Microsoft has fixed a vulnerability in its login system which could be used to hijack user accounts.
Cybersecurity company CyberArk found that Microsoft had left its systems vulnerable by allowing malicious parties to steal account tokens.
These tokens are usually used to let users stay logged into websites and access third-party apps or websites without using their passwords.
However, in research shared with TechCrunch, CyberArk found that there were numerous unregistered subdomains that were connected to Microsoft apps and were categorised as highly trusted.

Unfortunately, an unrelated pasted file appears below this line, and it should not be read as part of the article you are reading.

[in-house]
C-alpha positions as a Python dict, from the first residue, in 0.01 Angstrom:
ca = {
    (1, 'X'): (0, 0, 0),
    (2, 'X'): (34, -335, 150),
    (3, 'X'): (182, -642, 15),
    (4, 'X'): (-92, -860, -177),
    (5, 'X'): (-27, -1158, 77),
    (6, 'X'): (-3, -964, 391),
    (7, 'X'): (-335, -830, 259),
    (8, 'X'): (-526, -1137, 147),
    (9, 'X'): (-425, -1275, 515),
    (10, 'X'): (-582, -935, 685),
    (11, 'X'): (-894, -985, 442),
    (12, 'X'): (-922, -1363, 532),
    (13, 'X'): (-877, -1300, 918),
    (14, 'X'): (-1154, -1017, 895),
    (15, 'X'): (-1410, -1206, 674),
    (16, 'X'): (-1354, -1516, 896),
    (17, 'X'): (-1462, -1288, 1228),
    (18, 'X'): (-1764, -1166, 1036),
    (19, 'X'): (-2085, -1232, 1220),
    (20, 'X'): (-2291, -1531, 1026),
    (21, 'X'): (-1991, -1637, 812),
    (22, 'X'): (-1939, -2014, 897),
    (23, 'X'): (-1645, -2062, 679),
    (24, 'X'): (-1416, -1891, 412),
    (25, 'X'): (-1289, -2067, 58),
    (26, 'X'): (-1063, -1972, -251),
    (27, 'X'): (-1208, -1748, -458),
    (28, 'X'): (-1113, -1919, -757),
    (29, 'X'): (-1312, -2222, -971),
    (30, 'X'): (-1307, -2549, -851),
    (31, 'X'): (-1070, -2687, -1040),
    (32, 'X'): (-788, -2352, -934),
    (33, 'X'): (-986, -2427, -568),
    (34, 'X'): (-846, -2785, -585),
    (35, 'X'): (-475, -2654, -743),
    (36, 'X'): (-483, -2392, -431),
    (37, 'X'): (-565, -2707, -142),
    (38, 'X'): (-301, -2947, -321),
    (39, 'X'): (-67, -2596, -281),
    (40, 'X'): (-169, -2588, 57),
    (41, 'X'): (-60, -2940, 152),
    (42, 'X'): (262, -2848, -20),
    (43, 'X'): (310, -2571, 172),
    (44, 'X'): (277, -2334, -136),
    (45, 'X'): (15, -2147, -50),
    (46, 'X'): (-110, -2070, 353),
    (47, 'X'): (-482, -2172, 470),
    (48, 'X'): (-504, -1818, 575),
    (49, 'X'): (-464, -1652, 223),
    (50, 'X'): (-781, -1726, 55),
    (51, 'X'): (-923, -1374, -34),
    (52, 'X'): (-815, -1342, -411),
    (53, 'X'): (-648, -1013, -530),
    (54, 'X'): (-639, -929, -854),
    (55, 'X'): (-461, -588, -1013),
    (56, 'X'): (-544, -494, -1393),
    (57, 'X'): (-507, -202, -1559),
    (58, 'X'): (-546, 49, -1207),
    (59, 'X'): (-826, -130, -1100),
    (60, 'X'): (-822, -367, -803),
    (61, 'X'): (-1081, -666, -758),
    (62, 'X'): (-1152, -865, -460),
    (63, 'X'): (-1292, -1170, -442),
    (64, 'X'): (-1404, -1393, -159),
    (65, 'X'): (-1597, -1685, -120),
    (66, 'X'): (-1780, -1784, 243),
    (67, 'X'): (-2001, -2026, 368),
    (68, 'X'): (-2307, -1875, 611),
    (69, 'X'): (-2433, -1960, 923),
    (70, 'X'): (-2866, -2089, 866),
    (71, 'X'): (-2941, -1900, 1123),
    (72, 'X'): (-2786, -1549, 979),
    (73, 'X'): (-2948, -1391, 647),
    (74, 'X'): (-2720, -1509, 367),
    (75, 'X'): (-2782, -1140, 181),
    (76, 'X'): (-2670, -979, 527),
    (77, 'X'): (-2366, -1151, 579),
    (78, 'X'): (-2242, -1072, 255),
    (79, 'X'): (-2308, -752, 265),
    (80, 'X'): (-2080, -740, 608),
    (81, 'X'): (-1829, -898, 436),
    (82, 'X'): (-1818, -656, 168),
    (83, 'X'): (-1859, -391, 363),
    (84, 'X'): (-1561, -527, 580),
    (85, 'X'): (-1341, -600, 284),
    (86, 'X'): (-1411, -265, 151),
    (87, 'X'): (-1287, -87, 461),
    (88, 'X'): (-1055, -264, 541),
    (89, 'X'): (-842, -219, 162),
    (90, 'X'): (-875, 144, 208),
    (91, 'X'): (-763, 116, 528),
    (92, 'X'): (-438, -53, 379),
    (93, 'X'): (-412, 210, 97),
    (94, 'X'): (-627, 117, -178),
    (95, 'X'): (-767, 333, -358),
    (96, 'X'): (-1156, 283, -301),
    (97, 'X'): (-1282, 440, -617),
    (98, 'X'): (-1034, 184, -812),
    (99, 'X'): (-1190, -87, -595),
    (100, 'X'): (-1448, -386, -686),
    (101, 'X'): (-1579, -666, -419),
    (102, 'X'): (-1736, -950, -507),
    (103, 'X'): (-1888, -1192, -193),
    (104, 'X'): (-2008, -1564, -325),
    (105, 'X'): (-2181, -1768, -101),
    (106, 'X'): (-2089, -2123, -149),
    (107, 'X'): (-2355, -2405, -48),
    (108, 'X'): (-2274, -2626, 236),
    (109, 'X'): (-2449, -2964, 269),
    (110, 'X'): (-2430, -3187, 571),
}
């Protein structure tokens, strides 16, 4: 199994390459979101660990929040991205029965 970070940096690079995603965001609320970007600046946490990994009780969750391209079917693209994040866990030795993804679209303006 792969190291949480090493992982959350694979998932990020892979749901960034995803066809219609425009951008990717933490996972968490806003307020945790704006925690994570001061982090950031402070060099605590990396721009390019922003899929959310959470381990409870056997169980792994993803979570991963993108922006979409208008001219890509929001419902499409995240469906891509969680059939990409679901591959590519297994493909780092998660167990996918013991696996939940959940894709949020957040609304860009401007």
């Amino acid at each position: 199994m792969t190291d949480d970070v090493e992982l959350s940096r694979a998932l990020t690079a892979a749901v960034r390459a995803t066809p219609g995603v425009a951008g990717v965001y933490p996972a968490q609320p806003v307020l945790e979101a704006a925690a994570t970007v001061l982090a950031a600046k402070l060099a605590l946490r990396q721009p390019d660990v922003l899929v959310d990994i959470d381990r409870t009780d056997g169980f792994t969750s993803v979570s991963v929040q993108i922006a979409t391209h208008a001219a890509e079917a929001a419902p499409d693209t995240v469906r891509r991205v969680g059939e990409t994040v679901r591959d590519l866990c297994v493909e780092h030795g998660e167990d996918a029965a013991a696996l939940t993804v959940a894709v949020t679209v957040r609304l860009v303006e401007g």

If a malicious party could trick a user into clicking a crafted link to one of these subdomains, the malicious party could then steal one of the user’s access tokens.
CyberArk found that access tokens could be stolen in some cases with almost no user interaction – by simply using a malicious website that hides an embedded webpage.
This would achieve the same result as getting someone to click on a link in a malicious email.
The flaw was reported to Microsoft in October 2019 and was fixed three weeks later.
“We resolved the issue with the applications mentioned in this report in November and customers remain protected,” a Microsoft spokesperson told TechCrunch.